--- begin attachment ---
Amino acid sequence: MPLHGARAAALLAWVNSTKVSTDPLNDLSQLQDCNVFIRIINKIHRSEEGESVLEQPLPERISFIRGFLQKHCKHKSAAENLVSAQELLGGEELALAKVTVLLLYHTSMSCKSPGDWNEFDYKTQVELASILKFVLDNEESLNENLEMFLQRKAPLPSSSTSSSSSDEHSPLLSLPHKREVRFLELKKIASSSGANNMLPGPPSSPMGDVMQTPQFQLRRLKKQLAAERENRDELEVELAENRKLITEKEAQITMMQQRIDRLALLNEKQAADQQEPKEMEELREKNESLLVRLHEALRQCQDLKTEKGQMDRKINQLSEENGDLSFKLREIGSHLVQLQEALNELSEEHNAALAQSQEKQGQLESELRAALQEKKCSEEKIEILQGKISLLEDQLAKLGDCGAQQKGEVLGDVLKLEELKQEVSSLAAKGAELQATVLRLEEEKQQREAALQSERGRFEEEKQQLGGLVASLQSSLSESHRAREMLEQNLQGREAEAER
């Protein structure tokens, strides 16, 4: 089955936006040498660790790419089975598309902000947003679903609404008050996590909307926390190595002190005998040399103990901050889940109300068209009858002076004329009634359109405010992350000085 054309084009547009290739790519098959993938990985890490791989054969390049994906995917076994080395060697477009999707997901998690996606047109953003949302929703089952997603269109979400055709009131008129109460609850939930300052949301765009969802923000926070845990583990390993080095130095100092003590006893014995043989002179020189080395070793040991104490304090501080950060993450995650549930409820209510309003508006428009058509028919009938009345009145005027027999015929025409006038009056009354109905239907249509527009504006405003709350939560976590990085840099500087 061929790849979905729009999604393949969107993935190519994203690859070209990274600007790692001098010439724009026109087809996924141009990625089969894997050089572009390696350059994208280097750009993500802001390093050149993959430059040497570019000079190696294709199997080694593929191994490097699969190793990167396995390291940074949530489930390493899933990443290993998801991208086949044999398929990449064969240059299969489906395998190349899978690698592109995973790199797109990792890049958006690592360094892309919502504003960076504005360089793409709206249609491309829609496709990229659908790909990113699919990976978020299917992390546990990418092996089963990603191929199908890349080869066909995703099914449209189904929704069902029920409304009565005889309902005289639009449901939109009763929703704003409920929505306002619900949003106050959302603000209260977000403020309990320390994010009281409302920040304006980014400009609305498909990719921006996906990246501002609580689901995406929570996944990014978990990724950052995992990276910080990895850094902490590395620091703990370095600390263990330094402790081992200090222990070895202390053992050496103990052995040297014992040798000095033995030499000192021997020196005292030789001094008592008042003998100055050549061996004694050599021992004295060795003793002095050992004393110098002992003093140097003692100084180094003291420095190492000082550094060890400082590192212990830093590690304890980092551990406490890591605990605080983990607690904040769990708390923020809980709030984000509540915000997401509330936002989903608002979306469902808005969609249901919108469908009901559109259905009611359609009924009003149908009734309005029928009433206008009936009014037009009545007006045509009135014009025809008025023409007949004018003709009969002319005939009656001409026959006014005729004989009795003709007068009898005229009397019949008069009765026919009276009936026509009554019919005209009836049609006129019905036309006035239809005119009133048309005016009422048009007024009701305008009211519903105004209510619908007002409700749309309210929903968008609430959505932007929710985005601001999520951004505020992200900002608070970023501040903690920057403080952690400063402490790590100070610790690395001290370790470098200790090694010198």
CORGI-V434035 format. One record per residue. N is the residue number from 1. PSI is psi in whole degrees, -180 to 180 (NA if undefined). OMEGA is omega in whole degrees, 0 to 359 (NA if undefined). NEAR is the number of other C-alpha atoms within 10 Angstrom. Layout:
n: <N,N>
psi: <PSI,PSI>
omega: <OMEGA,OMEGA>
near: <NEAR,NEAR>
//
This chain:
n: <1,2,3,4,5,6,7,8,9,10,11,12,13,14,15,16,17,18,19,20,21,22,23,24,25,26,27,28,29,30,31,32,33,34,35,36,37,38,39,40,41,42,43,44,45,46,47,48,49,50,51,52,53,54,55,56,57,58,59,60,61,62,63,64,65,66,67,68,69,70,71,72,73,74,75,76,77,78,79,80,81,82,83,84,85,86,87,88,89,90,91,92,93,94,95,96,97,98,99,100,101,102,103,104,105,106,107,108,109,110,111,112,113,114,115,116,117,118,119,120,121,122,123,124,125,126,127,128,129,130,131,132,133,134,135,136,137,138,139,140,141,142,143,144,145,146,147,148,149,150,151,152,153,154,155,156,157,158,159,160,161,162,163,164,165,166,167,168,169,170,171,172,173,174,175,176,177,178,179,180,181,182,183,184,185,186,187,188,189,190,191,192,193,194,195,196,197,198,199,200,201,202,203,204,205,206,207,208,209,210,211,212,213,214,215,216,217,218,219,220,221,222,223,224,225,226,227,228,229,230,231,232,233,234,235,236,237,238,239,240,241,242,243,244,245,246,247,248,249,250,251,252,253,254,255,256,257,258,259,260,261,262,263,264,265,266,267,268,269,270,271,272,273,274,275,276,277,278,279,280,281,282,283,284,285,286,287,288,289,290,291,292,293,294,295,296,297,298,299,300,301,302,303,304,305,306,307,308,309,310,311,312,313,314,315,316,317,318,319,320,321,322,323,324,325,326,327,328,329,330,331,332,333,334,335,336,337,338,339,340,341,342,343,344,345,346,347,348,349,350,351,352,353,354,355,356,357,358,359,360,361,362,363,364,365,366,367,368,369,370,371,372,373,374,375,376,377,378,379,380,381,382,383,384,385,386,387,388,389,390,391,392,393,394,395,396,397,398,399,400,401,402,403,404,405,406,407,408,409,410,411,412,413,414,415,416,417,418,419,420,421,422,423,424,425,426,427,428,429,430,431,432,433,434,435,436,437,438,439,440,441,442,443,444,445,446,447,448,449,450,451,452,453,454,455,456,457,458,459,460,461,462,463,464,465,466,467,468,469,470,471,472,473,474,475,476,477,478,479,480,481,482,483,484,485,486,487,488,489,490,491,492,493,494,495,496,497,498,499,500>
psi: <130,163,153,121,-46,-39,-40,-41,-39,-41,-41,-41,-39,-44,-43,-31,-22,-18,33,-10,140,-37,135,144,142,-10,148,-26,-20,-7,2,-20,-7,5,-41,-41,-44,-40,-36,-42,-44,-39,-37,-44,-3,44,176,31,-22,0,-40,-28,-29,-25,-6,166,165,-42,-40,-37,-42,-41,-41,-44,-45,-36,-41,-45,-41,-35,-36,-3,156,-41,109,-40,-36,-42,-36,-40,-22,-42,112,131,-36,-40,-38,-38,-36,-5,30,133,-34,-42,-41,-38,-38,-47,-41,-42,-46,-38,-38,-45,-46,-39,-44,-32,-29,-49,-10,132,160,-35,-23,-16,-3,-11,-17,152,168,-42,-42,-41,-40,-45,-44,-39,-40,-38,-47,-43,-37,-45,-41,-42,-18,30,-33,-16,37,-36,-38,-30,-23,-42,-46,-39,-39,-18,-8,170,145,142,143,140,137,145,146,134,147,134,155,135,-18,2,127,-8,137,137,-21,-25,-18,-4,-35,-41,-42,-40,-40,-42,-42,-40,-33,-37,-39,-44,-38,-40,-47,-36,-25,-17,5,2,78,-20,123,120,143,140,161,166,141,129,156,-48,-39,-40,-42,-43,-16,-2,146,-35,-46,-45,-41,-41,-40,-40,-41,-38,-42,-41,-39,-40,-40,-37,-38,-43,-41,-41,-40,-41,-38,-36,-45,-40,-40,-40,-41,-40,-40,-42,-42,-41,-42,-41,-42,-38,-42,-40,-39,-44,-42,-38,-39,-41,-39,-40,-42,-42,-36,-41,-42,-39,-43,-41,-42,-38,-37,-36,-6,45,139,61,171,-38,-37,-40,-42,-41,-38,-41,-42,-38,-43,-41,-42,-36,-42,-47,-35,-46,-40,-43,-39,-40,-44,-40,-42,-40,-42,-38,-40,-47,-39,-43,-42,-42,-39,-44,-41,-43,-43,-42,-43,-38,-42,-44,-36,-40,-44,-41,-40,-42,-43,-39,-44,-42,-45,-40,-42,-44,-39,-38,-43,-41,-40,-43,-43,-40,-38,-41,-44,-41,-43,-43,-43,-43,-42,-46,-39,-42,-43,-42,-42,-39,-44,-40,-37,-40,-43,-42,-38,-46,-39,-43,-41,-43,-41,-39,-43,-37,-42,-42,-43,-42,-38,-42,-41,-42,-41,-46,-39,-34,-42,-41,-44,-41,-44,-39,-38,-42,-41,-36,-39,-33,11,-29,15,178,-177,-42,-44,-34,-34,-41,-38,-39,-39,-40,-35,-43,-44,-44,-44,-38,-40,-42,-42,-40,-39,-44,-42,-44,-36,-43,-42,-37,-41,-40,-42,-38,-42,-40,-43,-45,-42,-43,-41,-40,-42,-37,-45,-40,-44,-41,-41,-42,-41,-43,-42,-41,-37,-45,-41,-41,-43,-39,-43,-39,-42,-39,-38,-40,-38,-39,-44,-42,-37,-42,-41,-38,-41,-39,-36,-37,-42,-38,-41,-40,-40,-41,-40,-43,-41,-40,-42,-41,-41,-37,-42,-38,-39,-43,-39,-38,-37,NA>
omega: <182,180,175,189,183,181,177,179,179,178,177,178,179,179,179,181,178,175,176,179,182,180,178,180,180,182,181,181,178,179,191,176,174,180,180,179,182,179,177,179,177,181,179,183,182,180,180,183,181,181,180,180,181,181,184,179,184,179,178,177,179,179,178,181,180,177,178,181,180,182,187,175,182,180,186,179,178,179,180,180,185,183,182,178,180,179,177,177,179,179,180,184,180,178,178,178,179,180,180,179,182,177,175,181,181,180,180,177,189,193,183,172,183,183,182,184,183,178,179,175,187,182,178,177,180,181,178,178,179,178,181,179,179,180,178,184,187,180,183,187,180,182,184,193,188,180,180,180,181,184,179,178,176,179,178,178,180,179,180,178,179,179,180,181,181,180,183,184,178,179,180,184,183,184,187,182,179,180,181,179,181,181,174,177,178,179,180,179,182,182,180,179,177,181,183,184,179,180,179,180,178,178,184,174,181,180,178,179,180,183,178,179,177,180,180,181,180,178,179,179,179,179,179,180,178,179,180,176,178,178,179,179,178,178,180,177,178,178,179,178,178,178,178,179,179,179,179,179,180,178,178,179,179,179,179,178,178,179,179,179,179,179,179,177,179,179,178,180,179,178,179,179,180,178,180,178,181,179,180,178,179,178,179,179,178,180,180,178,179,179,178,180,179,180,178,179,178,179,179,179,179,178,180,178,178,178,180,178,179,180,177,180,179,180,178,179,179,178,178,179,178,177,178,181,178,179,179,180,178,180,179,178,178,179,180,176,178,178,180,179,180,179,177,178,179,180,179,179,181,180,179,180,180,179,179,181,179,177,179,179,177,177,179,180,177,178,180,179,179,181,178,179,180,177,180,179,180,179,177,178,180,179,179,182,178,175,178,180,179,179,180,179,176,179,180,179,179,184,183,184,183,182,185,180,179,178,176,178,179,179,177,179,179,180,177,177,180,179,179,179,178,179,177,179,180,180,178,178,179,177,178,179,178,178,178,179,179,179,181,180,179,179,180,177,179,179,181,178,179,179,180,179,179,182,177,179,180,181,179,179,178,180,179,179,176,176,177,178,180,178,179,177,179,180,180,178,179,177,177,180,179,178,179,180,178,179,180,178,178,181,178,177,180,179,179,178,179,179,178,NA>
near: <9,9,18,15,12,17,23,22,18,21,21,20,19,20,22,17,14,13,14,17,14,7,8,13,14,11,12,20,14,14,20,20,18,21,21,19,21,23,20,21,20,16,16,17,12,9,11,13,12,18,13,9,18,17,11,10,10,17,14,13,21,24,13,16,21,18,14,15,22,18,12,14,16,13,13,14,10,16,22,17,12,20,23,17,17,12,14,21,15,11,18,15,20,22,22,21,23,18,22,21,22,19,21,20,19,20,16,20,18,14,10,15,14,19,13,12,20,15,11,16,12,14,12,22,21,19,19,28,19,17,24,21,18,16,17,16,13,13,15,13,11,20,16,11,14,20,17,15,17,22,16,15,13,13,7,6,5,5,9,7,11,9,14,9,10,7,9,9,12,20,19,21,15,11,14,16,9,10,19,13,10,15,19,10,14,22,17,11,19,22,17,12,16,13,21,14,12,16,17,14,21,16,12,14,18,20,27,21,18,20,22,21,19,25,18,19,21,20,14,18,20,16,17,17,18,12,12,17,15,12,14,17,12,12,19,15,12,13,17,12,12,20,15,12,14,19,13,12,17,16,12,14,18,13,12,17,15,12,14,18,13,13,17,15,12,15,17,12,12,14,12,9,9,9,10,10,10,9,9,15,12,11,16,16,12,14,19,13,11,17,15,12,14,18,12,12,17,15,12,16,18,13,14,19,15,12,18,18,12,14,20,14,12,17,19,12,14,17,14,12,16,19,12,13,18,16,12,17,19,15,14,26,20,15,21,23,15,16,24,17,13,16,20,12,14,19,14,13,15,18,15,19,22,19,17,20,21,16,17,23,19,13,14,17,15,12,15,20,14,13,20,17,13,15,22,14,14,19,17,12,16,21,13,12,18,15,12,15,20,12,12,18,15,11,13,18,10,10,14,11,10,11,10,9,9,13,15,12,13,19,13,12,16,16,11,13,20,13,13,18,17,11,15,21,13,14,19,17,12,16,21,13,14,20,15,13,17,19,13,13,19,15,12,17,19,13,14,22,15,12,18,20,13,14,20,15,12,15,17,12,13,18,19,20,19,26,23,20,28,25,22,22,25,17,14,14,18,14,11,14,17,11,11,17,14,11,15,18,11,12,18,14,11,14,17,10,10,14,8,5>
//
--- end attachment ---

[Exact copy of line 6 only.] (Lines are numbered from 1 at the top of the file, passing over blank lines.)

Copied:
omega: <OMEGA,OMEGA>